Revenge of The Taxinator
What’s new in Schwarzenegger’s ‘car tax’ hike is really old and only getting more so
By Jennifer Hadley 04/16/2009
Once upon a time — oh, let’s say, November 2003 — our spanking new (read: utterly inexperienced) governor, Arnold “The Terminator” Schwarzenegger, came into office facing a $38 billion state budget shortfall. True to his word, hours after his inauguration Arnold repealed the DMV fee increases (aka “the car tax”) which had tripled under recalled Gov. Gray Davis. When Davis was governor, DMV fees had risen to 2 percent of the value of the vehicle. By contrast, The Governator dropped those fees to .65 percent, where they had remained until now. As car owners and buyers, we seemed destined to live happily ever after. But unlike a good fairy tale, our 5-year-long ride on Easy Street doesn’t come with a storybook ending.
Instead, the days of car-buying bliss are destined for the history books. Consider that five-and-a-half years after Arnold took office, instead of a $38 billion deficit, the state is now $42 billion in the hole. However, this time Schwarzenegger’s not cutting car buyers or car owners any slack. In fact, he’s socking it to us, despite the fact that more than 10 percent of Californians are unemployed.
Effective May 19, DMV fees will rise one-half of one percent — to 1.15 percent of the value of your car. That means that if your renewal fees are due after May 19, or you purchase a car after that date, your DMV fees will nearly double. So, if your car is valued at $20,000, you can expect to pay $230 in DMV fees this year, as opposed to the $130 fee you paid last year. Naturally, this increase applies to all vehicles you own or purchase (and will remain in effect until at least June 30, 2011, with the possibility of an extension until 2013), so if you happen to own more than one car, well … good luck.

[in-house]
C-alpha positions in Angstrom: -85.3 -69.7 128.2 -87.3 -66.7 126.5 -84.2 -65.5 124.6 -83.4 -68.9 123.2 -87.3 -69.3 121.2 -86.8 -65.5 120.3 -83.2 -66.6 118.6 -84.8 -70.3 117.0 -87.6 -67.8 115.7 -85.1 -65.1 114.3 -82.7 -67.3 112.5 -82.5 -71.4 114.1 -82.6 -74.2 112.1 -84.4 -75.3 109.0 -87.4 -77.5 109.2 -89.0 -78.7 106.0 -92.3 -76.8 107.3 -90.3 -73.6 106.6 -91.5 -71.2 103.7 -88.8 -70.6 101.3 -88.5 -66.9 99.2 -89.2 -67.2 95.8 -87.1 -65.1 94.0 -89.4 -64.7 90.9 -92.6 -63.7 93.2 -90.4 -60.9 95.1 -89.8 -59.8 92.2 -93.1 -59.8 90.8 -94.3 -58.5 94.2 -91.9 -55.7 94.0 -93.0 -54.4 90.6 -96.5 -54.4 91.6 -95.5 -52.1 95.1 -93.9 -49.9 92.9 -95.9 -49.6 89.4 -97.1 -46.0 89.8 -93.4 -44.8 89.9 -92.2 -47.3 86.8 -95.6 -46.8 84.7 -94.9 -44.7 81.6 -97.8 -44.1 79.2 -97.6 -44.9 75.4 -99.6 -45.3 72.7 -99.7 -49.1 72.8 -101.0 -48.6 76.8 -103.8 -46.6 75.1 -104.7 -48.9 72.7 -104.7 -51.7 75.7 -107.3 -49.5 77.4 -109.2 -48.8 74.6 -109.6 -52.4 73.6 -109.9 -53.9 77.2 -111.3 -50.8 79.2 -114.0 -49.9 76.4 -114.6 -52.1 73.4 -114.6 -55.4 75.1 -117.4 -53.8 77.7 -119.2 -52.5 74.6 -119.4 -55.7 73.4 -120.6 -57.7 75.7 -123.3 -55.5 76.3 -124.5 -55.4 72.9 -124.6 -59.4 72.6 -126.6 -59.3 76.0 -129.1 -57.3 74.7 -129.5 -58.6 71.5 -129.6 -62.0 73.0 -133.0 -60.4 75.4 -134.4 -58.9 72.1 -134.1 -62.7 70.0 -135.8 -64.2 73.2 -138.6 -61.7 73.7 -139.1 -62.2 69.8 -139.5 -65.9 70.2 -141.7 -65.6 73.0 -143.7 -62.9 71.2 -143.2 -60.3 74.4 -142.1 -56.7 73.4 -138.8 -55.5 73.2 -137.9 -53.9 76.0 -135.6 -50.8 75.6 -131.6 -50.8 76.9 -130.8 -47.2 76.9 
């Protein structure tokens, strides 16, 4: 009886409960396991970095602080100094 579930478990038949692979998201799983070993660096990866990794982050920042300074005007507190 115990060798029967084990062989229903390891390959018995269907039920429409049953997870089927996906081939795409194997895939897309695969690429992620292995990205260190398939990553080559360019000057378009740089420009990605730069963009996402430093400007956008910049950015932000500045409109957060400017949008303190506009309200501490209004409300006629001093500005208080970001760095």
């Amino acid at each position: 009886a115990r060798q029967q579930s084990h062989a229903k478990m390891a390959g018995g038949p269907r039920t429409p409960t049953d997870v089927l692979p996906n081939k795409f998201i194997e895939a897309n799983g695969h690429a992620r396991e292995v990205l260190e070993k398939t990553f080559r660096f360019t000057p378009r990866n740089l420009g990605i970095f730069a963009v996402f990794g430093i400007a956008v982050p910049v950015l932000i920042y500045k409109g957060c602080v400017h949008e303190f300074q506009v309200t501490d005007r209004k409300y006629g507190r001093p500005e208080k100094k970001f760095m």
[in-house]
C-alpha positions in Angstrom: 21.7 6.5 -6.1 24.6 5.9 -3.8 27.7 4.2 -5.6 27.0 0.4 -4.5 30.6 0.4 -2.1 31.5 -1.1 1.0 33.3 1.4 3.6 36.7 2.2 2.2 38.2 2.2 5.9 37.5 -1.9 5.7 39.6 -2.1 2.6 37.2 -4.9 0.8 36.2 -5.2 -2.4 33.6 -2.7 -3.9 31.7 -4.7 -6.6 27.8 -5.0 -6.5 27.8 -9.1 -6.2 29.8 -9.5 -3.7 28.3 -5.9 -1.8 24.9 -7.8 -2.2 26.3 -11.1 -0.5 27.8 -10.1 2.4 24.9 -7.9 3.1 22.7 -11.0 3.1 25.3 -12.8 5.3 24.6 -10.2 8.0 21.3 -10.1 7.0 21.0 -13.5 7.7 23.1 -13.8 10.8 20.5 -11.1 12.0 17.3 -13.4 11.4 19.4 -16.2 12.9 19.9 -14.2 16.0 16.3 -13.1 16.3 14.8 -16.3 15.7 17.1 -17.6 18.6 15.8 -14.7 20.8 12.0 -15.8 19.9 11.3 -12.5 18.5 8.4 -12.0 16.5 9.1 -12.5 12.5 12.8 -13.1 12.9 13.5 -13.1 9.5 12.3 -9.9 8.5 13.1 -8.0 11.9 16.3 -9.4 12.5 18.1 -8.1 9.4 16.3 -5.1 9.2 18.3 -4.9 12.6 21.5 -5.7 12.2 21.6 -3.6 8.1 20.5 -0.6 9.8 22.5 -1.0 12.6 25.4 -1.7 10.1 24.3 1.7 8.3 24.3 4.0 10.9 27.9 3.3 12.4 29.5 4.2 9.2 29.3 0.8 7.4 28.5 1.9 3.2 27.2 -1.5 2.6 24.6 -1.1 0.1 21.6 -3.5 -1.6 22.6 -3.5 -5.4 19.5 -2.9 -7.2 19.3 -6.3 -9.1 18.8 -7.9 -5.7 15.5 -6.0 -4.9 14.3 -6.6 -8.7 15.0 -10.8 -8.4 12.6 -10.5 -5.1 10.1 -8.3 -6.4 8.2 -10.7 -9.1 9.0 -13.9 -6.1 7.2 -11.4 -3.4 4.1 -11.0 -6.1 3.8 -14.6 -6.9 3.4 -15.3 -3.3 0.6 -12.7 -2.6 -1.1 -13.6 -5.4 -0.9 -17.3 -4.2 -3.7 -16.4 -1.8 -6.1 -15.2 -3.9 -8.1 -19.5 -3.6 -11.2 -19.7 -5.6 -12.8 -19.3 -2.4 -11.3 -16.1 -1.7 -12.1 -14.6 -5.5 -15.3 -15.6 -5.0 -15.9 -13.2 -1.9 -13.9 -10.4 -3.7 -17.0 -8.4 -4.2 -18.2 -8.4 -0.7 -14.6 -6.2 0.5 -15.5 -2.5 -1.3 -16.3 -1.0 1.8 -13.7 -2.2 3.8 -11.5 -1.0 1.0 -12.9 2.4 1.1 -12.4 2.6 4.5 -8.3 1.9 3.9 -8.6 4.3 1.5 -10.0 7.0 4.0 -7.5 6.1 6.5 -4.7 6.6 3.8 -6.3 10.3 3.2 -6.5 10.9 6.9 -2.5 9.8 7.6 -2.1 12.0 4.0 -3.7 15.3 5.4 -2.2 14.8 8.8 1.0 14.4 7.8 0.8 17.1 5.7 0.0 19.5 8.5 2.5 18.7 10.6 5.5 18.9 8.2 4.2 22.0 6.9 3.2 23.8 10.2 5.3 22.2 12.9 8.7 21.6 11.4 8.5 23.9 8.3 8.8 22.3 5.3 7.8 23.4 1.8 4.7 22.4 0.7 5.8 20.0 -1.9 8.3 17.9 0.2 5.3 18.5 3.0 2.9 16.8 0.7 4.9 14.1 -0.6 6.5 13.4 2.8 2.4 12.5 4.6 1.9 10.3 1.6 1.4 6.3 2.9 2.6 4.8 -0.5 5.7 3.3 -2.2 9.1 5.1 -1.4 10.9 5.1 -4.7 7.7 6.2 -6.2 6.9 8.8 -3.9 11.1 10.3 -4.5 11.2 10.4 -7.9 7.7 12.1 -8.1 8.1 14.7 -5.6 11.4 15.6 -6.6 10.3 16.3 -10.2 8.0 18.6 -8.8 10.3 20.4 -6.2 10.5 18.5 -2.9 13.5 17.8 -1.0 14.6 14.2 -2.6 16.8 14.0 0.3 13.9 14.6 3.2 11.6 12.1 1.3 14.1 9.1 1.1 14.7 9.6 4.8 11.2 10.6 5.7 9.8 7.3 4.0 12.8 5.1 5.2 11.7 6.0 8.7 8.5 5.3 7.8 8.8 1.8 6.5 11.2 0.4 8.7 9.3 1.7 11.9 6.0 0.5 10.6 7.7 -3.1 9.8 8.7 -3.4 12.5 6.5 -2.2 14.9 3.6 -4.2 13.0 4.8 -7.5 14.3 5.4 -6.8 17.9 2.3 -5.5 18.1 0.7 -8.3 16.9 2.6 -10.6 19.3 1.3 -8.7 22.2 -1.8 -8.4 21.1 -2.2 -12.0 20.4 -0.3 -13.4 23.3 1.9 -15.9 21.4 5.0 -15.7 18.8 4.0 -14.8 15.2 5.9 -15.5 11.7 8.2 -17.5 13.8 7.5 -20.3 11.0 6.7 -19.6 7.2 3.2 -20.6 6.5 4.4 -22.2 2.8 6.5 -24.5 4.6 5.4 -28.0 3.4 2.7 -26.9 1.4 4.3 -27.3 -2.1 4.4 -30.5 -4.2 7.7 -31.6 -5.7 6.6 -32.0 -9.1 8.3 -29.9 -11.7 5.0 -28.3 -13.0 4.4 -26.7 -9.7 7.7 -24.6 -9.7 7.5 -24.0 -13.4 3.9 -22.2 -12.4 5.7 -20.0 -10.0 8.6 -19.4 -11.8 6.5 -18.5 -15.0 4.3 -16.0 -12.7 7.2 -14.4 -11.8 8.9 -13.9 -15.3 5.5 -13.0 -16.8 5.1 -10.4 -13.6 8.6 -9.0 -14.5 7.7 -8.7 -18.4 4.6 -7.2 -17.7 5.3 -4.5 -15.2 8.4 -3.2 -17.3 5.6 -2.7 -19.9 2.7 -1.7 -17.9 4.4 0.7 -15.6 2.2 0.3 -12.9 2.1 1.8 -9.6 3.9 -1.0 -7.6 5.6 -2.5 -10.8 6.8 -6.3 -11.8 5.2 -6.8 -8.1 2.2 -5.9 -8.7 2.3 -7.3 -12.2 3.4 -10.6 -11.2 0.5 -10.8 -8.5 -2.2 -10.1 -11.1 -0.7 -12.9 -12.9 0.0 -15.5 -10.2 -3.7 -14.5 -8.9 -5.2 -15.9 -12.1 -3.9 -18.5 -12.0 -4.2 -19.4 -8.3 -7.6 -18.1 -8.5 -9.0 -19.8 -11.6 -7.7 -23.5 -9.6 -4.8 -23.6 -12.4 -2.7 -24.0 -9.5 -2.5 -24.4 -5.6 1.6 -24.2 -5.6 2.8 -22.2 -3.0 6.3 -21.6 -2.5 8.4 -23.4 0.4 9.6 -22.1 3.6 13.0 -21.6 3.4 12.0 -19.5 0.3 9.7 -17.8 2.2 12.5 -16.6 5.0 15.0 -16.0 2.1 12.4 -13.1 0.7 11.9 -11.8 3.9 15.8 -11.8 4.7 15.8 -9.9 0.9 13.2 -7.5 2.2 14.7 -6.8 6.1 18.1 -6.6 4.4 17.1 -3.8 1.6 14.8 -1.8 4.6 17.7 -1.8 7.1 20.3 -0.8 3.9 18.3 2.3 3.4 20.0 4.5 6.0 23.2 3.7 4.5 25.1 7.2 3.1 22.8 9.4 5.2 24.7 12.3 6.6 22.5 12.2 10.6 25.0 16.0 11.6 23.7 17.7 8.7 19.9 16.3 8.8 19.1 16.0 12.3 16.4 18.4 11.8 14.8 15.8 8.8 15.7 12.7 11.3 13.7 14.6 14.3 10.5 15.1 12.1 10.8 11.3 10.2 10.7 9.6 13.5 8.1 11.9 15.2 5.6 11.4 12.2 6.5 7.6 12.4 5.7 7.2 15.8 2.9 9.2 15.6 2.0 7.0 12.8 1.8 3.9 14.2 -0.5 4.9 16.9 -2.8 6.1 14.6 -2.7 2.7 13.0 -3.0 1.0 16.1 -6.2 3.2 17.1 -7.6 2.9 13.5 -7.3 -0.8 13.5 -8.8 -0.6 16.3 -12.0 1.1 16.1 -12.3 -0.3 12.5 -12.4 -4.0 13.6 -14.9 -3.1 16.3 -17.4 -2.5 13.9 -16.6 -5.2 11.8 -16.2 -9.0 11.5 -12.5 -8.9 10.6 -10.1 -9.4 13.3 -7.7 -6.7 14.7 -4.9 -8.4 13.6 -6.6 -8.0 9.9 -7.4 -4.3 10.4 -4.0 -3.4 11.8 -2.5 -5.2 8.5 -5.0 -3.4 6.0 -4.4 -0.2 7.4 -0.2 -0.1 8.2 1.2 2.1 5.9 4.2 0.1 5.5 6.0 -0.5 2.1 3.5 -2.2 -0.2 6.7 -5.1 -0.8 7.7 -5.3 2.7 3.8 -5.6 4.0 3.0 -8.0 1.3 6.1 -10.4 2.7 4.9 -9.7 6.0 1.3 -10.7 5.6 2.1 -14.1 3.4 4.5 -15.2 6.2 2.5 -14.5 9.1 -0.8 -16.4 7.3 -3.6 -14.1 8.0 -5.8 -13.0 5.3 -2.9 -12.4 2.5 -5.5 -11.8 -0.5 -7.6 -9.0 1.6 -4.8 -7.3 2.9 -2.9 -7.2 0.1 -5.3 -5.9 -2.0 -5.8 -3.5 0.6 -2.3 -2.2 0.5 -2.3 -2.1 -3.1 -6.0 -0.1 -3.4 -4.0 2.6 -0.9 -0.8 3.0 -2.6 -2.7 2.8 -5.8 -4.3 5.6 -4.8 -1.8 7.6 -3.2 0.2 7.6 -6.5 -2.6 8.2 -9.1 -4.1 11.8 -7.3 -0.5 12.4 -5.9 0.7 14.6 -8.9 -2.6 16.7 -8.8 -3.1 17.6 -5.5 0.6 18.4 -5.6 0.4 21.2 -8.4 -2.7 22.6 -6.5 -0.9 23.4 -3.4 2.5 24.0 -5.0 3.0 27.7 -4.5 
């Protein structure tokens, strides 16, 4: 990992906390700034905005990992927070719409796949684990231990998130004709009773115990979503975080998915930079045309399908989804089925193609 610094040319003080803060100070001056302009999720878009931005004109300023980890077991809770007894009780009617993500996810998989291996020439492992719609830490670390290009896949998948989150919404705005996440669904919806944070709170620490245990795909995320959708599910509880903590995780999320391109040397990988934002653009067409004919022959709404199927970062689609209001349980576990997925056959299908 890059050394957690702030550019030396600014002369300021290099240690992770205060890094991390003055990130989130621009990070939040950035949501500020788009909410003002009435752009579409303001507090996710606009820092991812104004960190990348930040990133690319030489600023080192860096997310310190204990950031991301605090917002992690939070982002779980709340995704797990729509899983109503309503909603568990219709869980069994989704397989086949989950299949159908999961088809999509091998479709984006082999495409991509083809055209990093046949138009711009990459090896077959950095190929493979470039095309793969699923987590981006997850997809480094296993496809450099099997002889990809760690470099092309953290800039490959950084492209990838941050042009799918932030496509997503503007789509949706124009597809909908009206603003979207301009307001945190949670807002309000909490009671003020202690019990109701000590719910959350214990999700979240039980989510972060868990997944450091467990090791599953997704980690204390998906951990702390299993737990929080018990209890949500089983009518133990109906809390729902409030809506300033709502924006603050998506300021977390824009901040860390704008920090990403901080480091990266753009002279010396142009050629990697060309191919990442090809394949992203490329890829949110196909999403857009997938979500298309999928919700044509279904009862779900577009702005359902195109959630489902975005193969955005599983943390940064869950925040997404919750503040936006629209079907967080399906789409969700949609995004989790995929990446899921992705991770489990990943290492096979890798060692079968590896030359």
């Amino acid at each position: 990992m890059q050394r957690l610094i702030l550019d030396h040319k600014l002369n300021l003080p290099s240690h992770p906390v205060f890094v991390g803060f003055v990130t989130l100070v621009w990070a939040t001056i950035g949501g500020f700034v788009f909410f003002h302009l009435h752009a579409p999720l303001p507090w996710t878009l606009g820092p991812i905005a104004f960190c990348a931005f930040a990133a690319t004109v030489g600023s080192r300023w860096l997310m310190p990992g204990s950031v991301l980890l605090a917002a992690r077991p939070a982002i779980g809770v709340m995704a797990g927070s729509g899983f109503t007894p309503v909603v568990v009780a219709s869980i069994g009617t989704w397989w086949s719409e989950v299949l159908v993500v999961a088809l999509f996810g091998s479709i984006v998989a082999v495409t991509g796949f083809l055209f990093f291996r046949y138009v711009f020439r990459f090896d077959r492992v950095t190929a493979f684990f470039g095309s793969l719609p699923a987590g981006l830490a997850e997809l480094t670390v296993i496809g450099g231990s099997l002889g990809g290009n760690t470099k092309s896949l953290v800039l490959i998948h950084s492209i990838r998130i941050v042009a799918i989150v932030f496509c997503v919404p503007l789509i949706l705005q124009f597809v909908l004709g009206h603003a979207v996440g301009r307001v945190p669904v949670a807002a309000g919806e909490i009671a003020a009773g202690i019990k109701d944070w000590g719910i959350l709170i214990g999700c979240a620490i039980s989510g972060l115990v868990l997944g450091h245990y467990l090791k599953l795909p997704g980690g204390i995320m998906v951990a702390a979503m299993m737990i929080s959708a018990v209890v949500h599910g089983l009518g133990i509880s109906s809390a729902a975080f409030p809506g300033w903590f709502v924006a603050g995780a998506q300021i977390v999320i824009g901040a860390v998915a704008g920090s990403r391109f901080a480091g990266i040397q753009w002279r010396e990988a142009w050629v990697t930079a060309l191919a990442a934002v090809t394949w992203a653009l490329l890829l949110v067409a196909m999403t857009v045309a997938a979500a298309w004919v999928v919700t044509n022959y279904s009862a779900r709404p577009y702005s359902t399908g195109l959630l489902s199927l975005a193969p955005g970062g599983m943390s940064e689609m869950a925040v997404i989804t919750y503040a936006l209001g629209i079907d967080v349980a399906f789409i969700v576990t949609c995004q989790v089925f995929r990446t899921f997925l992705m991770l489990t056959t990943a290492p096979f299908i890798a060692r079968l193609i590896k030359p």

As no riveting story is complete without a back-story, I remind you that the DMV fee increase comes on the heels of the one-percent state sales tax increase, which went into effect April 1, bringing our sales tax up from 8.25 percent to 9.25 percent. That $20,000 car you bought in March would have run you $1,650 in sales tax. Today, you’ll pay $1,850.
But wait! There’s yet another twist coming our way in this page-turner. Remember Measure R that we passed in L.A. County back in November? (We voted for an additional half-percent sales tax increase for the next 30 years, for transportation improvements.) That hike will hit our wallets in July, bringing our sales tax to a whopping 9.75 percent (and some cities within LA County will see their taxes climb into the double digits). As a result, taxes you’ll be paying on that $20,000 car this summer will increase again by another $100.
Aside from the laughable (as in “are you kidding me?”) fact that our state is in an even worse fiscal mess than it was five years ago, our transportation saga boasts another ridiculous twist. This, of course, is the fact that our economy as a whole is in the toilet and we desperately need consumers to stimulate it by purchasing goods (ideally, expensive goods, such as cars). Yet new laws, taxes and fees are making this prospect less affordable by the day. In fact, when all is said and done, in just three months the car that would have cost you $21,780 (with all taxes and fees) on March 31 will cost you $22,180 on July 1.
So where’s the moral of the story? The truth is I can’t find one. But I’ll tell you how I hope this doesn’t end. I truly hope that these tax increases and fee increases don’t steer too many people away from buying cars for too long. And while I’m engaging in a little wishful thinking, a hero coming to save us all from this economic mess would also be a welcome addition, in my book.
Contact Jennifer Hadley at firstname.lastname@example.org.